So the lingering question is what do we do to stop this from occurring? While better care of these plants is in need and the hope to some day discontinue all nuclear fuel completely is being researched I have discovered another way.

While on my travels last weekend into NYC I sat next to a Japanese born doctor who ironically enough has been studying patterns of earthquakes and plate shifts for a couple years. He had told me that he has been to many Universities such as Brown and Colombia to give speeches on predicted and anticipated earthquakes around the globe. Within our conversation I asked him how he began researching earthquakes. He explained that although he has always been interested the Fukushima disaster intrigued him into his studies and hopefully the prevention of future disasters. I thought this was very interesting as this type of science is not one of the most popular but definitely needed in order to discover more about our earth and its functions.












Germany’s Innovative Approach to a Clean Future


One of the largest conflicts that we are faced with today is how to create efficient clean energy, and reduce the ecological footprint we leave on earth. Germany has been working on this challenging adjustment since 1991. This country has proven to be an exceptional role model for the change that many hope to see in the world.

The transformation of Germany’s energy sector has taken place for many years now. However, this “energy turn” has shown to be successful from the years active, along with being interesting and exciting. Hardy Graupner stated in “What exactly is Germany’s ‘Energiewende’?” “The government made it clear that it would stick to the objective of reducing greenhouse gas emissions by 40 percent by 2020 (compared with 1990 levels) and by 80 percent by 2050.”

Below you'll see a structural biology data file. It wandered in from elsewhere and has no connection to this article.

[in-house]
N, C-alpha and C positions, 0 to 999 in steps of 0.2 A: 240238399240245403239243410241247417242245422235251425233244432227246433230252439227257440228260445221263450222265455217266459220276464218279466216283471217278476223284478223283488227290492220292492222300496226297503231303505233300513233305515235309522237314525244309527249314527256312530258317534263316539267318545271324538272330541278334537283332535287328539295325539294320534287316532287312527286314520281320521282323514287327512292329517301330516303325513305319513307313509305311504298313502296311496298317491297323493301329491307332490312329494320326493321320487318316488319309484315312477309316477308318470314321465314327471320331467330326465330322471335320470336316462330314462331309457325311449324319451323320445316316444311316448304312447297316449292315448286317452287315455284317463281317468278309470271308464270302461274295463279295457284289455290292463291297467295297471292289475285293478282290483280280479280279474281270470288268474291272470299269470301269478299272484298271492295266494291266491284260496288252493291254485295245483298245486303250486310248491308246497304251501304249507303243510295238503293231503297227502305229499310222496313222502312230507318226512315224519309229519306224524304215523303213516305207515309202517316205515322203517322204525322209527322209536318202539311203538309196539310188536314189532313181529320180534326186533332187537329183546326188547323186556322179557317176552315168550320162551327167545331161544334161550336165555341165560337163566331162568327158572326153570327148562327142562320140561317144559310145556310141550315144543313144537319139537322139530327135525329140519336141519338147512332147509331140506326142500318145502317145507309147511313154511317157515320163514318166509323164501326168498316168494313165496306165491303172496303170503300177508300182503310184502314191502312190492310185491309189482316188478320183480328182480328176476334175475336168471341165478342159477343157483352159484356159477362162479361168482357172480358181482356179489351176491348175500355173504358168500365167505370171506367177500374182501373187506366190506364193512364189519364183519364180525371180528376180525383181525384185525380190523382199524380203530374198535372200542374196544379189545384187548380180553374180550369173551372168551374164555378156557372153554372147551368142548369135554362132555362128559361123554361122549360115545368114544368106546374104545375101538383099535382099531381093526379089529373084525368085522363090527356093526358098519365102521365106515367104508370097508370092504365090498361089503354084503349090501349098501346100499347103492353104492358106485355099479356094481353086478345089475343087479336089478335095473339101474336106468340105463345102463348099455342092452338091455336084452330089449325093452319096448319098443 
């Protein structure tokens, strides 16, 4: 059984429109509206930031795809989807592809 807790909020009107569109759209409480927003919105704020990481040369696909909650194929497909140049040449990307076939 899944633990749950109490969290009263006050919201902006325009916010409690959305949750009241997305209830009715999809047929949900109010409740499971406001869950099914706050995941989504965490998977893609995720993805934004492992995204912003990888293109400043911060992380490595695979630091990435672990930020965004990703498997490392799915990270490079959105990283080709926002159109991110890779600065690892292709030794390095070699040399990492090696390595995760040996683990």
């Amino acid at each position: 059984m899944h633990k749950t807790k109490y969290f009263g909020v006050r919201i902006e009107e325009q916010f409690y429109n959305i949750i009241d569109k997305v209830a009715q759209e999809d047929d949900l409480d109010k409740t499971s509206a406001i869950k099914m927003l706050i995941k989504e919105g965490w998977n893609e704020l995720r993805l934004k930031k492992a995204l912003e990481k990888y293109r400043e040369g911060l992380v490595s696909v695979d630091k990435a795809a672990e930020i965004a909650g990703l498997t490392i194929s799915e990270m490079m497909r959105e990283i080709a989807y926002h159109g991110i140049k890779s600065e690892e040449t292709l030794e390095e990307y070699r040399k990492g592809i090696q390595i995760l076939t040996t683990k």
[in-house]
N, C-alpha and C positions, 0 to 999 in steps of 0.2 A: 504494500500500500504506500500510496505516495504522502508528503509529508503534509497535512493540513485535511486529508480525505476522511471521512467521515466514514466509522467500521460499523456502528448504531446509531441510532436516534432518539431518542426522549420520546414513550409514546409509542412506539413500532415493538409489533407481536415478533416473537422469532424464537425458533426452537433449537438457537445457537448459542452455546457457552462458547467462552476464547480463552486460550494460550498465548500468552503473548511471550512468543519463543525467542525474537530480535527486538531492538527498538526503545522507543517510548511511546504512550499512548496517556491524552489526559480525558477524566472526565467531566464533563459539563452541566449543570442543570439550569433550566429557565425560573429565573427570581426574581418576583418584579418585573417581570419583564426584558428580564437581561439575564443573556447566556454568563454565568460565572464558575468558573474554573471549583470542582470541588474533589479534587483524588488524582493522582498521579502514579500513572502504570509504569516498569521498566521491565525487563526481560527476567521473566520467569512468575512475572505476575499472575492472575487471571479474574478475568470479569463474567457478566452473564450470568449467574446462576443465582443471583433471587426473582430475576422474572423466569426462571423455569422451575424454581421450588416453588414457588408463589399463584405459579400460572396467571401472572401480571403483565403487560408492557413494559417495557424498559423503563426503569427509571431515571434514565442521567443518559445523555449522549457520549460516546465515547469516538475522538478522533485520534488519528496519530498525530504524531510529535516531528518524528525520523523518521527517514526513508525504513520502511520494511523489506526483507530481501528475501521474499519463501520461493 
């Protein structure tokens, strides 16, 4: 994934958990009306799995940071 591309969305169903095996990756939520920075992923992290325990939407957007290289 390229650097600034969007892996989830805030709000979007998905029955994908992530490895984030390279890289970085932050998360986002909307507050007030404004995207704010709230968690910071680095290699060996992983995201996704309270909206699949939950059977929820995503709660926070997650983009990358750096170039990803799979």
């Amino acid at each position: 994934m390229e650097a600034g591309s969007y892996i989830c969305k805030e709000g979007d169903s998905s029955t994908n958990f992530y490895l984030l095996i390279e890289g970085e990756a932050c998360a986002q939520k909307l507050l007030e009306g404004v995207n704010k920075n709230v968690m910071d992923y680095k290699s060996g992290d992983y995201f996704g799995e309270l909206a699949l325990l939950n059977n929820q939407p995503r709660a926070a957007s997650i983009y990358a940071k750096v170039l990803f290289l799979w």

Germany is exceeding any other industrialized nation by vetoing nuclear power plants, and taking advantage of renewable resources. The best alternative in Germany to nuclear power is wind energy. Gero Rueter exemplified in his article “Wind Energy Blowing Away Nuclear Power” on dw.com

“Wind energy supplies 3 percent of global electricity needs and will soon supply more electricity than nuclear power. In 2011, some              50 billion euros were invested in wind, leading some to say it’s cheap and creates jobs. By 2020, the share of wind energy will have risen to between 20 percent and 25 percent in Germany, according to estimates”

This milestone in German innovation has set an example for environmental responsibility, and is a plan that other industrialized countries should start to take part in. Overall, the successful energy revolution that Germany has accomplished demonstrates how possible sustainability can be in other parts of the world.



In Germany’s Nuclear Phase-Out, Renewable Energy Plans Are Clear.” World Resources Institute. N.p., n.d. Web. 22 Jan. 2013.
“What Exactly Is Germany’s ‘Energiewende’? | Germany | DW.DE | 22.01.2013.” What Exactly Is Germany’s ‘Energiewende’? | Germany | DW.DE | 22.01.2013. N.p., n.d. Web. 21 Jan. 2013.
“Wind Energy Blowing Away Nuclear Power | Environment | DW.DE | 22.04.2012.” Wind Energy Blowing Away Nuclear Power | Environment | DW.DE | 22.04.2012. N.p., n.d. Web. 22 Jan. 2013.